The housing 11 is a sheet metal construction combined with insulating material on its external surface. The air-conditioning unit 10 can be mounted on the roof of the room 12 that is to be air-conditioned, as shown in FIG. 1, but alternatively may be mounted to a wall of the room 12.

The air to air heat exchanger 26 is located within the housing 11 and is positioned between the fan 24 and outlet 19. The air to air heat exchanger is best seen in FIG. 2 and comprises a number of spaced vertical partitions 27 which create air flow channels. The first channels 28 are open at either end (with reference to FIG. 2) and allow air flow from the fan chamber 29 to a distribution chamber 30. The second air channels 31 are alternately spaced between the first channels 28 and are open at their ends adjacent the discharge end of the first channels 28 within the distribution chamber 30. A portion of the air exiting the first channels 28 is diverted into the second channels 31. The ends of the second channels 31 are closed and exhaust air from the second channels 31 is discharged vertically through openings 32 in the upper portion of the closed ends of the second channels 31 that discharge the exhaust air into exhaust air housing 33. A second fan 34 discharges the exhaust air to atmosphere.

The sides of the partitions 27 within the second channels 31 are lined with a porous material 36 that is designed to, through capillary action, wick water from the lower edge of the porous material 36 throughout the length of the material 36 to its upper edge.

Air that flows through the second channels 31 is evaporatively cooled which results in a significant temperature reduction within the second channels 31. This in turn has the effect of cooling the air passing through the first channels 28 due to its contact with partitions 27 which transfer heat from the first channels 28 to the second channels 31.

The damper 20 is used to create sufficient back pressure so that a portion of the air leaving the first channels 28 will be diverted into the second channels 31. The positive pressure created by fan 34 will also assist in causing this diversion.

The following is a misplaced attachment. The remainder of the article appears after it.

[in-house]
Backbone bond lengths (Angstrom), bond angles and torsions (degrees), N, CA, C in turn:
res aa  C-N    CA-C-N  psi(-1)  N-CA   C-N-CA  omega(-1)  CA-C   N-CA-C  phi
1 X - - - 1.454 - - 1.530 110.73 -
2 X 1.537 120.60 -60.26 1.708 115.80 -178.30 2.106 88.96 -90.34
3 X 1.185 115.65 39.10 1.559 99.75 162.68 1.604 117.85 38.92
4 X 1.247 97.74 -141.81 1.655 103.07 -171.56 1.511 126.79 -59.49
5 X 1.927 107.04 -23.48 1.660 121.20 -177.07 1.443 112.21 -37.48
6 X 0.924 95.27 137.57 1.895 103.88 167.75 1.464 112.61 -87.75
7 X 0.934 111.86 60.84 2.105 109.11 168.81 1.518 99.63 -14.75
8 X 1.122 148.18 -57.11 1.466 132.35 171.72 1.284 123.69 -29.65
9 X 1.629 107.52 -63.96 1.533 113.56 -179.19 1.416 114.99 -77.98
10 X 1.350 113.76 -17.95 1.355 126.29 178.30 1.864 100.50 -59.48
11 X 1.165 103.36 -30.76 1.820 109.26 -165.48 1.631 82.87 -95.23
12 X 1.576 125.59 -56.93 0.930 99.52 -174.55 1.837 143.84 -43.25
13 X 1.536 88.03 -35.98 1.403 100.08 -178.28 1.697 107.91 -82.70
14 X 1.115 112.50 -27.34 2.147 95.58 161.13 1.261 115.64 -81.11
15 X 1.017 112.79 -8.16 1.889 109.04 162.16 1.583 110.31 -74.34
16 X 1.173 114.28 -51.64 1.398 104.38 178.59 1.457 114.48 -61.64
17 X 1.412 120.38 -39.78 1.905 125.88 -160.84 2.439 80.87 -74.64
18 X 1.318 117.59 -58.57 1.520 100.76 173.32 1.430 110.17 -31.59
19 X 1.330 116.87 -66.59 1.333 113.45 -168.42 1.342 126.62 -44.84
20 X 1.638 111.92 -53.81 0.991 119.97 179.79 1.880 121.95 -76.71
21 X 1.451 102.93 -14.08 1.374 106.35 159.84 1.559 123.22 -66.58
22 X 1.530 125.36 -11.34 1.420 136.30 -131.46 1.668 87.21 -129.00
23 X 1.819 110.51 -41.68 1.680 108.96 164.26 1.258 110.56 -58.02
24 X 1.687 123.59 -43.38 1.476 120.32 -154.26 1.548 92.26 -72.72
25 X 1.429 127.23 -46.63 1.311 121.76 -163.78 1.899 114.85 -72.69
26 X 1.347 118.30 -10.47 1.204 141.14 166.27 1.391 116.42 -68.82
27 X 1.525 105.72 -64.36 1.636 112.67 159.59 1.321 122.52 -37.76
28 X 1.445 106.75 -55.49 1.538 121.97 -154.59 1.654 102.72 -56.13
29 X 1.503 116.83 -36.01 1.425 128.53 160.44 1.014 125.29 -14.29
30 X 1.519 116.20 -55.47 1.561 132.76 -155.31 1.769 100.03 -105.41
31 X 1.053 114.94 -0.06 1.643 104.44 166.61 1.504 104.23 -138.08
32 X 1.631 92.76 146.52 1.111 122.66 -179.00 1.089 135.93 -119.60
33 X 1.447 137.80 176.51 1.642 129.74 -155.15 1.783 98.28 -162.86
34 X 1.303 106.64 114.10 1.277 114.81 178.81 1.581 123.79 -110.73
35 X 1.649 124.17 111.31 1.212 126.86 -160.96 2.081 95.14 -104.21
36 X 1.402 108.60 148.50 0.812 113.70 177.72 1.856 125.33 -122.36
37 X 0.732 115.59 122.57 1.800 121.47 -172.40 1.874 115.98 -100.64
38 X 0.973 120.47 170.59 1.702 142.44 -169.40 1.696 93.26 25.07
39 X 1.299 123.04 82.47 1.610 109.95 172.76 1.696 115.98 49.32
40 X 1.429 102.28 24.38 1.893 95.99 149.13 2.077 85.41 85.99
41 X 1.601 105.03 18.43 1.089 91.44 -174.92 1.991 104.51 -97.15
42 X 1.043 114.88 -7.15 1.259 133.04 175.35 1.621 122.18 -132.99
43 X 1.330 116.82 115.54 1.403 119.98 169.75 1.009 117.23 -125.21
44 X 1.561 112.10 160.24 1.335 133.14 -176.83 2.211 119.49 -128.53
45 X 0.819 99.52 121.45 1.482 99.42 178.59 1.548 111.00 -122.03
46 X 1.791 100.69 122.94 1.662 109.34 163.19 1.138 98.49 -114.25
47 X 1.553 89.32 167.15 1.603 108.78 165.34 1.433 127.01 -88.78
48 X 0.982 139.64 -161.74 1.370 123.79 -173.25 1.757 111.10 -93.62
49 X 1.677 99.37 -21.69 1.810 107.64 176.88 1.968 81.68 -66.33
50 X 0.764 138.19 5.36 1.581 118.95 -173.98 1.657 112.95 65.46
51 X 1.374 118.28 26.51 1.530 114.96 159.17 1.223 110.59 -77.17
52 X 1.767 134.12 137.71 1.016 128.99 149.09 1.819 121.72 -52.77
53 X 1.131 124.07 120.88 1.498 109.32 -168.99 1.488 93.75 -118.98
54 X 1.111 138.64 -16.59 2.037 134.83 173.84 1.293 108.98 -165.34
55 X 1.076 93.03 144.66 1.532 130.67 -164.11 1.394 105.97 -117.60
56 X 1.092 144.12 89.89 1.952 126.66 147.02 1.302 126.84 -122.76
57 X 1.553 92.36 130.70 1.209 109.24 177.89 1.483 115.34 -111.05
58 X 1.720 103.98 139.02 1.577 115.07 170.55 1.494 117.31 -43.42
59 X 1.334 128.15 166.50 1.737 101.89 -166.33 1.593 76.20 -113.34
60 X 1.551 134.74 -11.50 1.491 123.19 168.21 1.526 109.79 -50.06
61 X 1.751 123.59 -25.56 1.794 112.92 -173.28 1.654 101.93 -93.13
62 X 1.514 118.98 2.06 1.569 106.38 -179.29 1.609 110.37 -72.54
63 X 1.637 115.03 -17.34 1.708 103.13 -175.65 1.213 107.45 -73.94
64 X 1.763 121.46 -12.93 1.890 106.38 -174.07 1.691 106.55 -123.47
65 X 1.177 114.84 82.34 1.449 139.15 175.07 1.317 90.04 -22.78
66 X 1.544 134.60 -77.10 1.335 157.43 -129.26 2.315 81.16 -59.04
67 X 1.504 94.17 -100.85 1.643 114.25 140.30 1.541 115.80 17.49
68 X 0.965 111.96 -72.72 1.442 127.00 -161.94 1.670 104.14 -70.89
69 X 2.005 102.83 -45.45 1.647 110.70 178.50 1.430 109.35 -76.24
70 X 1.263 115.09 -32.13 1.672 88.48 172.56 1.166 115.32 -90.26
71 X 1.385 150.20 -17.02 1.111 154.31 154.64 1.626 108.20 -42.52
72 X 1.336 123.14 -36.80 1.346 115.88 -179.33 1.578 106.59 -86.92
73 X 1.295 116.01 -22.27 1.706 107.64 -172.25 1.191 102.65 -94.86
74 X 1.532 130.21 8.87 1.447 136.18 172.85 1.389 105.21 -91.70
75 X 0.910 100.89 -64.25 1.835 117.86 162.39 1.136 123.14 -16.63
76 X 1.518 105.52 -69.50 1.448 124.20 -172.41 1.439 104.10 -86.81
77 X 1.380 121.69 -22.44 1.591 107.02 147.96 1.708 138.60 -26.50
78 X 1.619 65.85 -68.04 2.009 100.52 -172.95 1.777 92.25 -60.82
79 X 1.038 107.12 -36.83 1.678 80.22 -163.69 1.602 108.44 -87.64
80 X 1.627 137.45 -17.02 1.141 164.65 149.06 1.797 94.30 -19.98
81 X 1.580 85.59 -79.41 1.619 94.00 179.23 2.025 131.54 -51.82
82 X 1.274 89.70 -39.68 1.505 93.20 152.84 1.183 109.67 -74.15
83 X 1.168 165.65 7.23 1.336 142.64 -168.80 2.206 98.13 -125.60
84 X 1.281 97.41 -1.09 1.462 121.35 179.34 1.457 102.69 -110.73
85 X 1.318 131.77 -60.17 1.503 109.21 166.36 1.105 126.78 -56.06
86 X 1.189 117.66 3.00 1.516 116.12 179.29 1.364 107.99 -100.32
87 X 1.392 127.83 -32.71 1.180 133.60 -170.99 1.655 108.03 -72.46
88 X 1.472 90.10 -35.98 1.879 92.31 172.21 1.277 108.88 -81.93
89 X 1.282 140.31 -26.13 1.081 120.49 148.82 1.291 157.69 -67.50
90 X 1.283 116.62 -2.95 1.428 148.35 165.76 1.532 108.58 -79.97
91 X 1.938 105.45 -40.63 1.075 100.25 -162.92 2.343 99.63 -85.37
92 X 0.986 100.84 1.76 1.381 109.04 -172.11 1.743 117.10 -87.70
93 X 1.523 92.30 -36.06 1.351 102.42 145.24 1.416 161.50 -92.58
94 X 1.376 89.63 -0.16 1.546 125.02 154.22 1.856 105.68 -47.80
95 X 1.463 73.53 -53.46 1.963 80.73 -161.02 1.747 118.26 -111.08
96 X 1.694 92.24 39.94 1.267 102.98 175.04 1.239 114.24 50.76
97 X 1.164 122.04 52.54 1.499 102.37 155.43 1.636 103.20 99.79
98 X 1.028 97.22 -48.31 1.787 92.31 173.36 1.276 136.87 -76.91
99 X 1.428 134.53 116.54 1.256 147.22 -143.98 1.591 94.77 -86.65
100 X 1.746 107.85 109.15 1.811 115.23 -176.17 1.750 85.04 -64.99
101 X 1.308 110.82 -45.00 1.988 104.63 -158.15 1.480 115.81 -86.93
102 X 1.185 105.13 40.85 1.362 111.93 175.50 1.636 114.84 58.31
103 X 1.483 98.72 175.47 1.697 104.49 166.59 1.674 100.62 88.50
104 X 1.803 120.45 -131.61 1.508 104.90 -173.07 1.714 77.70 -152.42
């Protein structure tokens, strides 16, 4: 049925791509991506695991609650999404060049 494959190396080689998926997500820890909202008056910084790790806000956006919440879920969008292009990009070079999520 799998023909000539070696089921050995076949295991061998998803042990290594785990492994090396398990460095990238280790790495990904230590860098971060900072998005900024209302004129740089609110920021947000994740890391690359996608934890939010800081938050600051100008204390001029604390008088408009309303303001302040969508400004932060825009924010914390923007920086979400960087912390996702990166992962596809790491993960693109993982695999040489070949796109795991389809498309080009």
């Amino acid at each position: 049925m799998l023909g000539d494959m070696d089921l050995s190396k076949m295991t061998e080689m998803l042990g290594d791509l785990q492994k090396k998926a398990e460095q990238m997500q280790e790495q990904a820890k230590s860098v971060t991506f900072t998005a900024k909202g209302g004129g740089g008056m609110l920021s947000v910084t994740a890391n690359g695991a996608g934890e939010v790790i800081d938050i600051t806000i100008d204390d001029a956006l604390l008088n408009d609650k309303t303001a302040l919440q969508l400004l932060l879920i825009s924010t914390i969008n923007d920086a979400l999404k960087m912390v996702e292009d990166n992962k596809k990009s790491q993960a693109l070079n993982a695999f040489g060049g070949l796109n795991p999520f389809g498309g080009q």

A water tank 39 sits below the air to air heat exchanger 26. A pump 40 pumps water from the water tank 39 via a two-way valve 41 and conduit 42 into a series of header tubes 43 that are in the lower portion of the air to air heat exchanger 26. The header tubes 43 have openings 44 in the base of each second channel 31. A number of openings are spaced along the length of each second channel 31. The water flow is sufficient to flood the base of each second channel 31 so as to fully wet the porous material 36. The wicking properties of the porous material 36 cause it to be moistened from the base to the top of each second channel 31.

Excess water from the header tubes 43 is discharged at the end of each second channel 31 and flows back into the water tank 39. The movement of air through the second channels 31 assists in moving the water along the second channels 31 so it is discharged at their ends.

A second water conduit 45 extends from the two way valve 41 to the top of the air to air heat exchanger 26 and connects with header tubes 46 that open into each of the second channels 31. The detail of the header tubes 46 as shown in FIG. 4 which show a tube 46 imbedded within a resin material 47 above a top plate 48. The top plate 48 sits above both the first and second channels 28 and 31 and has elongate slots 49 that open up into the second channels 31.

Water diverted to the top of the air to air heat exchanger 26 via a second conduit 45 is used to flush water from the top of each porous sheet 36 to the bottom. This helps in dissolving and removing any salts or deposits that may accumulate over time.

FIG. 3 shows the construction that forms both the first and second channels 28 and 31. The first channel members 28 comprise partition walls 27 that are bridged via a plurality of longitudinal walls 51 that are spaced evenly vertically along each first channel 28 and that extend for the full length of each channel 28. The use of the longitudinal walls 51 increase the surface area to enable greater heat transfer for the air moving through the first channels 28. The structure comprising the partitions 27 and longitudinal walls 51 can be fabricated and manufactured from the number of materials, but preferably comprise extruded polymeric material or extruded aluminium.